What Trump was to the right-wing fringe movements and fundamentalist Christians is a hollow vessel.  He was willing – indeed, eager – for people to fill him up with whatever they wanted as long as it included praising him.  Indeed, if he was a leader, I doubt it would have worked.  Could any leader truly band together fundamentalist Christians, corporatist businesspeople, and right-wing conspiracy theorists?  It’d be like herding cats.  By assuming leadership positions with any one of those groups, he would have alienated the others.  It was because he is pathetically desperate for attention – any attention – that he allowed himself to be a receptacle for their ideologies.  But that isn’t leadership, as the right-wing conspiracy theorists discovered on January 6th.

From here, though, I am unsure what happens next with Trump.  I know that the Republican Party will want to forget that Trump existed – and that might work.  Historically, the Republican Party subsumes conservative uprisings into the party within an election cycle.  Does anyone even remember the people ushered into politics because of the Contract With America?  Even the Tea Party has dwindled to irrelevance inside the Republican Party.  There’s a good chance that will happen with Trumpists because I’d be astonished if he offered any leadership from here out.  As I’ve said, leadership ain’t his thing.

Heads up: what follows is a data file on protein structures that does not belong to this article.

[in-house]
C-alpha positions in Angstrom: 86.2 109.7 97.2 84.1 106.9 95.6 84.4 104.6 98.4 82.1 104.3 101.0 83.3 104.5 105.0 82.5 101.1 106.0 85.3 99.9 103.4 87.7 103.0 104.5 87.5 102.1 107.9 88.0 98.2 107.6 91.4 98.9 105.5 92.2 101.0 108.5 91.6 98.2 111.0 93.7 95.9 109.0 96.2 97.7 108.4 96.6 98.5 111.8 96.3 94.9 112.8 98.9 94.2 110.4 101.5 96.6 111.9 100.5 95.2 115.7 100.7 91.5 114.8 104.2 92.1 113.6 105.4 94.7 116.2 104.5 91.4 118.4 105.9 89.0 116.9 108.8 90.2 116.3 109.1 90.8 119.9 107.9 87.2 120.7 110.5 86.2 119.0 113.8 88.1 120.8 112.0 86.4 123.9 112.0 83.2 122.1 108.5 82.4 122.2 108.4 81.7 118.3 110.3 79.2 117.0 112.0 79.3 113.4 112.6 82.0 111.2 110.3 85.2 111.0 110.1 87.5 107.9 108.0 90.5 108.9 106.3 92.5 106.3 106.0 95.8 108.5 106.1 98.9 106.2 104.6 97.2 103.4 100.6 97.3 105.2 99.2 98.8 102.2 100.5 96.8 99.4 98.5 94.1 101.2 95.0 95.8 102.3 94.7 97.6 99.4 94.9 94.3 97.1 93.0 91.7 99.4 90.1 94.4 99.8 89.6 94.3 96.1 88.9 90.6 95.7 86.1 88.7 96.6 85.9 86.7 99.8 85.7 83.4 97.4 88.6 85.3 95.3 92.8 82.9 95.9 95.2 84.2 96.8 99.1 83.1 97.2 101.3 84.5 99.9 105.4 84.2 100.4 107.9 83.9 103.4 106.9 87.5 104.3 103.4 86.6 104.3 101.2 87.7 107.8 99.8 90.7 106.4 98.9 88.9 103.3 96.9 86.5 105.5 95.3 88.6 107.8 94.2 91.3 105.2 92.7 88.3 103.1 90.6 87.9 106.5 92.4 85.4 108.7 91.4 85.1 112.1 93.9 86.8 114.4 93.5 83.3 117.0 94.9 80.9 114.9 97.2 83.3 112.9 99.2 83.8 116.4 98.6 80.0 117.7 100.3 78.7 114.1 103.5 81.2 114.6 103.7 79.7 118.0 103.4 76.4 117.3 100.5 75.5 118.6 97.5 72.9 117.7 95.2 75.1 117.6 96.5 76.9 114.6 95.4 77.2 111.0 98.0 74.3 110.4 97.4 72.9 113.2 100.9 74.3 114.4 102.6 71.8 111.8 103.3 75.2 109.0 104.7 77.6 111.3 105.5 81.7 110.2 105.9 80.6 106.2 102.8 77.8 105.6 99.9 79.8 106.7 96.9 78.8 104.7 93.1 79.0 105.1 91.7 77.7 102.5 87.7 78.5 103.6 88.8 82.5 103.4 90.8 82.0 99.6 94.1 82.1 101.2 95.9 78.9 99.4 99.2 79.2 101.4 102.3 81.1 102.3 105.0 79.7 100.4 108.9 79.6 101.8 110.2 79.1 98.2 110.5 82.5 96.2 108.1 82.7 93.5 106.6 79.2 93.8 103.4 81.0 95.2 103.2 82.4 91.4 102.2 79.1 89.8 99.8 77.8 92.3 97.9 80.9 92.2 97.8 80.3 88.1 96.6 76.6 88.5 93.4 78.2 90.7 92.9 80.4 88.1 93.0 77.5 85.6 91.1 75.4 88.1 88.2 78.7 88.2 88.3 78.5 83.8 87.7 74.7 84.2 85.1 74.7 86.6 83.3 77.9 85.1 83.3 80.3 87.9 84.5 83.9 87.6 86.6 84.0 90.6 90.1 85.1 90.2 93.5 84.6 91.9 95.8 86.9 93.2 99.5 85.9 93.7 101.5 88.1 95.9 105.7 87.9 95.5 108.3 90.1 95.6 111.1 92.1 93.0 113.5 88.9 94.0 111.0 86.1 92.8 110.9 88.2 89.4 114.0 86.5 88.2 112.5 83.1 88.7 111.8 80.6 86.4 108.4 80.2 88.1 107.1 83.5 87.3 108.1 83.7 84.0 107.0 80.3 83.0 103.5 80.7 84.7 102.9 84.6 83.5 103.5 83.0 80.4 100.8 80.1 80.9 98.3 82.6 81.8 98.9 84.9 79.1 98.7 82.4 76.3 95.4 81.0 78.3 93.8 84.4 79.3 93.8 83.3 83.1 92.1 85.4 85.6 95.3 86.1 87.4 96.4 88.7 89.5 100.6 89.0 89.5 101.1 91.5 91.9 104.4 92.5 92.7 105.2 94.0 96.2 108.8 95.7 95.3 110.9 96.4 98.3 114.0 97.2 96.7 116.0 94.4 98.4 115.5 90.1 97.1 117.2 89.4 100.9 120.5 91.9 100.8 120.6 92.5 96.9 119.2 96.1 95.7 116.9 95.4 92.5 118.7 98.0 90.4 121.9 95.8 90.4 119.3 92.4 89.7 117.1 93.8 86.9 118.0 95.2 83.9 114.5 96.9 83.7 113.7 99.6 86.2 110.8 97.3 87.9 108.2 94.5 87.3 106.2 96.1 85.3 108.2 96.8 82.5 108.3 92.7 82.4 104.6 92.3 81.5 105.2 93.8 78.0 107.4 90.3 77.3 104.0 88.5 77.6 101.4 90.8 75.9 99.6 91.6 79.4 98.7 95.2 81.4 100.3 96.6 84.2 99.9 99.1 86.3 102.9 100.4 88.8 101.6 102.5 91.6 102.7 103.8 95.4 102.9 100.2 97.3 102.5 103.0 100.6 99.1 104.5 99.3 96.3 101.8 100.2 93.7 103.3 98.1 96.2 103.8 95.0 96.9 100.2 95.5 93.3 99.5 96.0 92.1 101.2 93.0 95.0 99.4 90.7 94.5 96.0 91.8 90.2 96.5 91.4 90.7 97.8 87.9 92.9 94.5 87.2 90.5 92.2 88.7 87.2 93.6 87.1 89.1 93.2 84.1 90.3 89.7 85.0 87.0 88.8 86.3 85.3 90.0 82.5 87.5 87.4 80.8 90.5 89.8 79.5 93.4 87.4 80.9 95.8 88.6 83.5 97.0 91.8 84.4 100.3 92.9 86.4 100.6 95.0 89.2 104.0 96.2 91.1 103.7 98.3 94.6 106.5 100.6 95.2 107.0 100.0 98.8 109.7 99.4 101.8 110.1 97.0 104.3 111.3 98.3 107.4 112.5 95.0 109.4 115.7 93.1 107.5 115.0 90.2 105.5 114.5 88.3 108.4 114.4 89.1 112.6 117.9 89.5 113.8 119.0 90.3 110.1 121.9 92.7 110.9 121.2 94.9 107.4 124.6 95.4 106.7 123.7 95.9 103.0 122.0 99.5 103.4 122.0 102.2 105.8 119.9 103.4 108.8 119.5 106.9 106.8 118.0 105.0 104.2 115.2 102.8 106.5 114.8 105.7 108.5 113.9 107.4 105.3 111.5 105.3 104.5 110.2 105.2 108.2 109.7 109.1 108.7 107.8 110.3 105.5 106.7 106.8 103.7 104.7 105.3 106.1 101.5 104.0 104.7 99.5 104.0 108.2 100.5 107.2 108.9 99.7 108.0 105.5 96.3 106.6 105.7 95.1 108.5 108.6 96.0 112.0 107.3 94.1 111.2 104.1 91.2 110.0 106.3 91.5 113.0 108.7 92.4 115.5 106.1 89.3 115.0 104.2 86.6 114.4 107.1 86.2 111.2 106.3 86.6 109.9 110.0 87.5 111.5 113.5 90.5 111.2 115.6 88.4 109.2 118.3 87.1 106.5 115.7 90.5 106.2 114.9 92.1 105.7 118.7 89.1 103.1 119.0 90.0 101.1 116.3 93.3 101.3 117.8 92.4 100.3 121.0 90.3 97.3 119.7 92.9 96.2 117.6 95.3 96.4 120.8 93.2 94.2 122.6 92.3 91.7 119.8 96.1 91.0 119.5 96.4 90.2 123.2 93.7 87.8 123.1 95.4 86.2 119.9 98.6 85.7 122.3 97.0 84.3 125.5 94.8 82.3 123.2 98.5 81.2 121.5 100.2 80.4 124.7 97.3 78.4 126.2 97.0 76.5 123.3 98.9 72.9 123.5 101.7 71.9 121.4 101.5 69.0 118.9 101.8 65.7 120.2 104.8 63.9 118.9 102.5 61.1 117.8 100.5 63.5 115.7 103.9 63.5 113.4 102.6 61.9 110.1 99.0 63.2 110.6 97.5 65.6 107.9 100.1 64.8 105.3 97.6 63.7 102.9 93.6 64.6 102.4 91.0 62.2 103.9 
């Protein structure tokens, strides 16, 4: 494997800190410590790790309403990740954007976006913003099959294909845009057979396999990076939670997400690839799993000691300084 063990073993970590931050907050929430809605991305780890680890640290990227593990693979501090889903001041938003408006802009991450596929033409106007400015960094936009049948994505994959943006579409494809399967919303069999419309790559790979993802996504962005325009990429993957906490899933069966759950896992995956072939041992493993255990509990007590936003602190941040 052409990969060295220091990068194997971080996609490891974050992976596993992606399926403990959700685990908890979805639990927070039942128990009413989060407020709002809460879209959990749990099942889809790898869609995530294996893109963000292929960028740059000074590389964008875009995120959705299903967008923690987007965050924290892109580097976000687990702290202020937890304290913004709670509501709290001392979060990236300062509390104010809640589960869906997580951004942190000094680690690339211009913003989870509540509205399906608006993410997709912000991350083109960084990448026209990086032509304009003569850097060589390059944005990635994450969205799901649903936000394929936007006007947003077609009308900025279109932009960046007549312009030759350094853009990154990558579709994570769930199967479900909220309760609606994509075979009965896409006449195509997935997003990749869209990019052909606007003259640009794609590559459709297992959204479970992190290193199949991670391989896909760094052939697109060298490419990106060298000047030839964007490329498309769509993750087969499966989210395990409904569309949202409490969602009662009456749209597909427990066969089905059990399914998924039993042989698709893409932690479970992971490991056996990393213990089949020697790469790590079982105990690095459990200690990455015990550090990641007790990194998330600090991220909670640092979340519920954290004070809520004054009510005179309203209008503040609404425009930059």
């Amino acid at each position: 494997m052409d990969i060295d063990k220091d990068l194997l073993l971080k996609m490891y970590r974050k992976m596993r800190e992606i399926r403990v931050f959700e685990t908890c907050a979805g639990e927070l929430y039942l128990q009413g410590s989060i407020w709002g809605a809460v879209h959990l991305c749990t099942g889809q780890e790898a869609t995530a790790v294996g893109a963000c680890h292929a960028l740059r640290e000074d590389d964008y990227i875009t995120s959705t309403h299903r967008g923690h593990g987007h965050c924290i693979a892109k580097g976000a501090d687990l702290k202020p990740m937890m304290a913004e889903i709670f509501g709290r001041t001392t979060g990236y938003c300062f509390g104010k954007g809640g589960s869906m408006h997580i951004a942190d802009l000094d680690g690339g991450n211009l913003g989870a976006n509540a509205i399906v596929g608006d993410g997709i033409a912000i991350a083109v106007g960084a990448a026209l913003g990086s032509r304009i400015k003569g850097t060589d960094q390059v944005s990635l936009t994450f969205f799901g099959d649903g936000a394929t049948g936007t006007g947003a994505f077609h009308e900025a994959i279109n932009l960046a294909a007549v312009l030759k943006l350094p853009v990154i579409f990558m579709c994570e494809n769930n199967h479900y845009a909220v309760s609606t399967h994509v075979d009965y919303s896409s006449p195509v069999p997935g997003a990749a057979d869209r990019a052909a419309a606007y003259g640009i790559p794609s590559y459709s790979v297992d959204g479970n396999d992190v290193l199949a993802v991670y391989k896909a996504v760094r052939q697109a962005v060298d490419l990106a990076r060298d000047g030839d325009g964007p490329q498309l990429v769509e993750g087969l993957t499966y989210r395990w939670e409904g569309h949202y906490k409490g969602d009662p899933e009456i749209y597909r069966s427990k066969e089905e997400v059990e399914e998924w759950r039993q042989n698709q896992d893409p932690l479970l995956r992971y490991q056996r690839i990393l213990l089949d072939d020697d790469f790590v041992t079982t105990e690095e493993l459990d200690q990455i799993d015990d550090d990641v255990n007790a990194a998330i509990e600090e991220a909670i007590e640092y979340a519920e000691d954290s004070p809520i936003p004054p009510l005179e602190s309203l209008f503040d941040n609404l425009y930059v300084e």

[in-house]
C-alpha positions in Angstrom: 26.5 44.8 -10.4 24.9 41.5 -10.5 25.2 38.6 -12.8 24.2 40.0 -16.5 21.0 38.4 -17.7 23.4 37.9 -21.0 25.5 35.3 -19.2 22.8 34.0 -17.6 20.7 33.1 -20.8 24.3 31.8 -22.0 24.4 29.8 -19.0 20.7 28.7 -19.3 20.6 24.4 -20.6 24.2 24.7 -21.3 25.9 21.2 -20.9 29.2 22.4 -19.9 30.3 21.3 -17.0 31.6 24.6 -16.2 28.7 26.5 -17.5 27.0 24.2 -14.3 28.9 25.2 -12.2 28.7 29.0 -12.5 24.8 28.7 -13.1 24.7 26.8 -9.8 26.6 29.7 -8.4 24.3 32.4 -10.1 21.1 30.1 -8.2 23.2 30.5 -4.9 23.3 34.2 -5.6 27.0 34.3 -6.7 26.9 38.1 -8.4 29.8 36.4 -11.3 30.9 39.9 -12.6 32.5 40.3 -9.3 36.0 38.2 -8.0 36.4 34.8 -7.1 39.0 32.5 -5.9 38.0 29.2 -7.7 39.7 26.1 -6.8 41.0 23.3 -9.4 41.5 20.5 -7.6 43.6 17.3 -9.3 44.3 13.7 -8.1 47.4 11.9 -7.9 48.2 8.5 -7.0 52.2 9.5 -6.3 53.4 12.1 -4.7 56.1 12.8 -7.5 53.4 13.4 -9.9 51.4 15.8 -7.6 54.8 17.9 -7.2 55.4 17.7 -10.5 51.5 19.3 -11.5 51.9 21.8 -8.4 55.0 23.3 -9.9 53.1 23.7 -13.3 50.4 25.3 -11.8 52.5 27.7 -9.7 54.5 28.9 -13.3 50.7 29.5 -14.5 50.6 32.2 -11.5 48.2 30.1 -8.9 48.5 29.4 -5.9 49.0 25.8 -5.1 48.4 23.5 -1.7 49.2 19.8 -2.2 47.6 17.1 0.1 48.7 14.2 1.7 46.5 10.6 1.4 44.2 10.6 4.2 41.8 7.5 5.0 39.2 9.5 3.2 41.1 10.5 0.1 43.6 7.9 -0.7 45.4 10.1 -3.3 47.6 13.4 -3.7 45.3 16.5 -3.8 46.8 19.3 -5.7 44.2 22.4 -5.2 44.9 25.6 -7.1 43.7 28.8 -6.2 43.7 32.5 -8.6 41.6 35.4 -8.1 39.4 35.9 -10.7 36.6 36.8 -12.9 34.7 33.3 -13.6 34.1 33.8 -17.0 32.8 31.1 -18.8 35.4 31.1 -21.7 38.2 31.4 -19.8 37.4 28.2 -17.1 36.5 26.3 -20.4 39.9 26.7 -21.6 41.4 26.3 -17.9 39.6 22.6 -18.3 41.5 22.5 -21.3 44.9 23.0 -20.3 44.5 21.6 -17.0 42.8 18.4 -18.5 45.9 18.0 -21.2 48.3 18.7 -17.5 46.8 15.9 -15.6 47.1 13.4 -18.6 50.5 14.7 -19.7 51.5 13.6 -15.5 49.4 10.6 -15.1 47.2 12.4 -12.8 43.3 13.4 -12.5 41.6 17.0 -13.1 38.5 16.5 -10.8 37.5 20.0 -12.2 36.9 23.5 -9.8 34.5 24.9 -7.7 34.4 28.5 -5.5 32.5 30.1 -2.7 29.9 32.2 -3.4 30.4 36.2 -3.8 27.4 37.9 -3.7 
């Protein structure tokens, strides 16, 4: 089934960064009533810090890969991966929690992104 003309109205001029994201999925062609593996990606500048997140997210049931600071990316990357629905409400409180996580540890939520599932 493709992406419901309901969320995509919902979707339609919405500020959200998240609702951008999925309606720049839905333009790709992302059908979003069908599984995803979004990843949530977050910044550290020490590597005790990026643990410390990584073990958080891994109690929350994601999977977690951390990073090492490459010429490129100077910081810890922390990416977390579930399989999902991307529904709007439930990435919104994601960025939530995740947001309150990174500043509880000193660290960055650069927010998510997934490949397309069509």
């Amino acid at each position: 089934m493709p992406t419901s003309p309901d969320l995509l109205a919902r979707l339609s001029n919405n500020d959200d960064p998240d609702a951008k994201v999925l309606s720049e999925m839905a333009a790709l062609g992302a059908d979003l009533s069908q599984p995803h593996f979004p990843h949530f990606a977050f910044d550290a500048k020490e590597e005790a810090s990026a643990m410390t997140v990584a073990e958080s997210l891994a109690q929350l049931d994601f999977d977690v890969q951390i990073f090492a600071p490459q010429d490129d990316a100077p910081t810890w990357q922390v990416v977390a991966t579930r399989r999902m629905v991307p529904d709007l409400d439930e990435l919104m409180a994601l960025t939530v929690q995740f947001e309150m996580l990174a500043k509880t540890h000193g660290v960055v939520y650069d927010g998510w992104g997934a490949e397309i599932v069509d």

Of course, some of his followers are already disgusted with him.  I’m stunned at the speed with which it happened!  Biden hadn’t been sworn in for an hour before the Proud Boys broke with him.  Ann Coulter, of all people, is urging the Senate to convict him!  I think that Trump’s remaining supporters will be stunned by the speed with which ex-presidents are irrelevant, too.  Do they think that Trump will have a serious political career after being President? Why would they think that?  What President has gone on to have a significant political career when they’re done?  Better leaders than Trump – like Bill Clinton, who absolutely fought his drop into irrelevance – have tried and failed to be significant to politics post-presidency.

I think that Trump will be deserted by many of his followers as they realized that he never cared for them.  I think that the Republican Party will absorb Trumpists into their mainstream, and by 2024 they will be indistinguishable from rank-and-file Republicans.  I think that Trump will dwindle into the traditional irrelevance of a former President, so if he does try to run in 2024, it’ll be a sad disgrace.

I could be wrong.  I expected Trump to lose in 2016, after all.  We shall see.

As for Trumpism itself?  First, let me say that there isn’t any such thing, not really, apart from Donald Trump’s whims.  It is not a movement.  It’s a cult of personality.  Without Trump, I’m not sure Trumpism exists.

After that, I have trouble imagining anyone taking a position of leadership of Trump’s followers.  Not only are they already scattering, but none of the obvious heirs apparent to Trumpism also have more than a fraction of his charisma.  Who sees Don Jr. or Eric taking over… particularly when Trump is still alive?  The best chance is Ivanka, but she’s got a real problem – she’s not as much an empty vessel as her father.  Even assuming far-right groups would accept a woman in the way they accepted Donald Trump (ha!), she’s a Jewish New York liberal in her heart.

Of course, the next Trumpist leader need not be one of Trump’s kids.  The alcohol-ridden zombie form of Steve Bannon?  The nightmarish ghoul of Michael Flynn?  The best bet – Pompeo – is better suited to eating goats crossing bridges than being elected to so much as a school board.